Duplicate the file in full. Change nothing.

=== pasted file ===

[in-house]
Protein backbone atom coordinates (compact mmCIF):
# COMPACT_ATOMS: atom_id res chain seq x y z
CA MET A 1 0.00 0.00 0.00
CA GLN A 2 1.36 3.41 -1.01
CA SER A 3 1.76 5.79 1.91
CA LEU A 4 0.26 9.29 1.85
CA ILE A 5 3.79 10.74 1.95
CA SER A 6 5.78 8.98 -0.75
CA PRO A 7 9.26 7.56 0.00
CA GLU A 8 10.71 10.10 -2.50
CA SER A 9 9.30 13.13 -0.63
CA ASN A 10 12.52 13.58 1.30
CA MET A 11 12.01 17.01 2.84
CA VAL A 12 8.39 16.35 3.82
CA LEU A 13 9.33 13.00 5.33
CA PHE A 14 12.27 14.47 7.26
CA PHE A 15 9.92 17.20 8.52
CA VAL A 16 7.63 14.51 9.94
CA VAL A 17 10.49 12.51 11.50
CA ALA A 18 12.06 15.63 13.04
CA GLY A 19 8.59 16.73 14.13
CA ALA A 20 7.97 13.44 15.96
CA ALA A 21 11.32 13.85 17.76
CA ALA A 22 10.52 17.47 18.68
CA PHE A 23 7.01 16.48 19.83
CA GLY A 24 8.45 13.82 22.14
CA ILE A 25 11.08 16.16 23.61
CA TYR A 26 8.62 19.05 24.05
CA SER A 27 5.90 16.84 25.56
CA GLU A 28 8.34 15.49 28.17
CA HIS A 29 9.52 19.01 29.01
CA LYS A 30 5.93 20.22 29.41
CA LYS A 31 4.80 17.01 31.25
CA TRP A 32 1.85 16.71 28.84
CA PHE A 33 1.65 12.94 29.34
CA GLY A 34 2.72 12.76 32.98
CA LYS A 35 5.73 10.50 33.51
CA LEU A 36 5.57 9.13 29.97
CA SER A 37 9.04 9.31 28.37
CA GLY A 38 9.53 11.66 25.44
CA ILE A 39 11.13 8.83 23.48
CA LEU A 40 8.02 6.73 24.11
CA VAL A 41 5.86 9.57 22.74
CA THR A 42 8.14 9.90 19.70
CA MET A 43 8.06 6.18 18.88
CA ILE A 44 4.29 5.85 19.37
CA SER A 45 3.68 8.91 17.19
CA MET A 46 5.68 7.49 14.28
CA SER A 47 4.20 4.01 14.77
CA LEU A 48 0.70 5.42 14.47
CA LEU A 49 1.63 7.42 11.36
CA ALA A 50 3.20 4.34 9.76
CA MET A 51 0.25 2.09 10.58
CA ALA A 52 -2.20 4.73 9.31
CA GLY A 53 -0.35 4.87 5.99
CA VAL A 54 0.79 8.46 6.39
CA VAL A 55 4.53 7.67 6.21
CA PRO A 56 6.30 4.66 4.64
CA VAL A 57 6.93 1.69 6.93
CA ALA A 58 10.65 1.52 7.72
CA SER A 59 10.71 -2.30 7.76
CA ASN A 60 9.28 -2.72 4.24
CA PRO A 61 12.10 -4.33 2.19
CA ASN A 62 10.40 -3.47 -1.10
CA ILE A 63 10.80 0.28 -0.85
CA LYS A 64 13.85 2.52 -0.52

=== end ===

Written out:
[in-house]
Protein backbone atom coordinates (compact mmCIF):
# COMPACT_ATOMS: atom_id res chain seq x y z
CA MET A 1 0.00 0.00 0.00
CA GLN A 2 1.36 3.41 -1.01
CA SER A 3 1.76 5.79 1.91
CA LEU A 4 0.26 9.29 1.85
CA ILE A 5 3.79 10.74 1.95
CA SER A 6 5.78 8.98 -0.75
CA PRO A 7 9.26 7.56 0.00
CA GLU A 8 10.71 10.10 -2.50
CA SER A 9 9.30 13.13 -0.63
CA ASN A 10 12.52 13.58 1.30
CA MET A 11 12.01 17.01 2.84
CA VAL A 12 8.39 16.35 3.82
CA LEU A 13 9.33 13.00 5.33
CA PHE A 14 12.27 14.47 7.26
CA PHE A 15 9.92 17.20 8.52
CA VAL A 16 7.63 14.51 9.94
CA VAL A 17 10.49 12.51 11.50
CA ALA A 18 12.06 15.63 13.04
CA GLY A 19 8.59 16.73 14.13
CA ALA A 20 7.97 13.44 15.96
CA ALA A 21 11.32 13.85 17.76
CA ALA A 22 10.52 17.47 18.68
CA PHE A 23 7.01 16.48 19.83
CA GLY A 24 8.45 13.82 22.14
CA ILE A 25 11.08 16.16 23.61
CA TYR A 26 8.62 19.05 24.05
CA SER A 27 5.90 16.84 25.56
CA GLU A 28 8.34 15.49 28.17
CA HIS A 29 9.52 19.01 29.01
CA LYS A 30 5.93 20.22 29.41
CA LYS A 31 4.80 17.01 31.25
CA TRP A 32 1.85 16.71 28.84
CA PHE A 33 1.65 12.94 29.34
CA GLY A 34 2.72 12.76 32.98
CA LYS A 35 5.73 10.50 33.51
CA LEU A 36 5.57 9.13 29.97
CA SER A 37 9.04 9.31 28.37
CA GLY A 38 9.53 11.66 25.44
CA ILE A 39 11.13 8.83 23.48
CA LEU A 40 8.02 6.73 24.11
CA VAL A 41 5.86 9.57 22.74
CA THR A 42 8.14 9.90 19.70
CA MET A 43 8.06 6.18 18.88
CA ILE A 44 4.29 5.85 19.37
CA SER A 45 3.68 8.91 17.19
CA MET A 46 5.68 7.49 14.28
CA SER A 47 4.20 4.01 14.77
CA LEU A 48 0.70 5.42 14.47
CA LEU A 49 1.63 7.42 11.36
CA ALA A 50 3.20 4.34 9.76
CA MET A 51 0.25 2.09 10.58
CA ALA A 52 -2.20 4.73 9.31
CA GLY A 53 -0.35 4.87 5.99
CA VAL A 54 0.79 8.46 6.39
CA VAL A 55 4.53 7.67 6.21
CA PRO A 56 6.30 4.66 4.64
CA VAL A 57 6.93 1.69 6.93
CA ALA A 58 10.65 1.52 7.72
CA SER A 59 10.71 -2.30 7.76
CA ASN A 60 9.28 -2.72 4.24
CA PRO A 61 12.10 -4.33 2.19
CA ASN A 62 10.40 -3.47 -1.10
CA ILE A 63 10.80 0.28 -0.85
CA LYS A 64 13.85 2.52 -0.52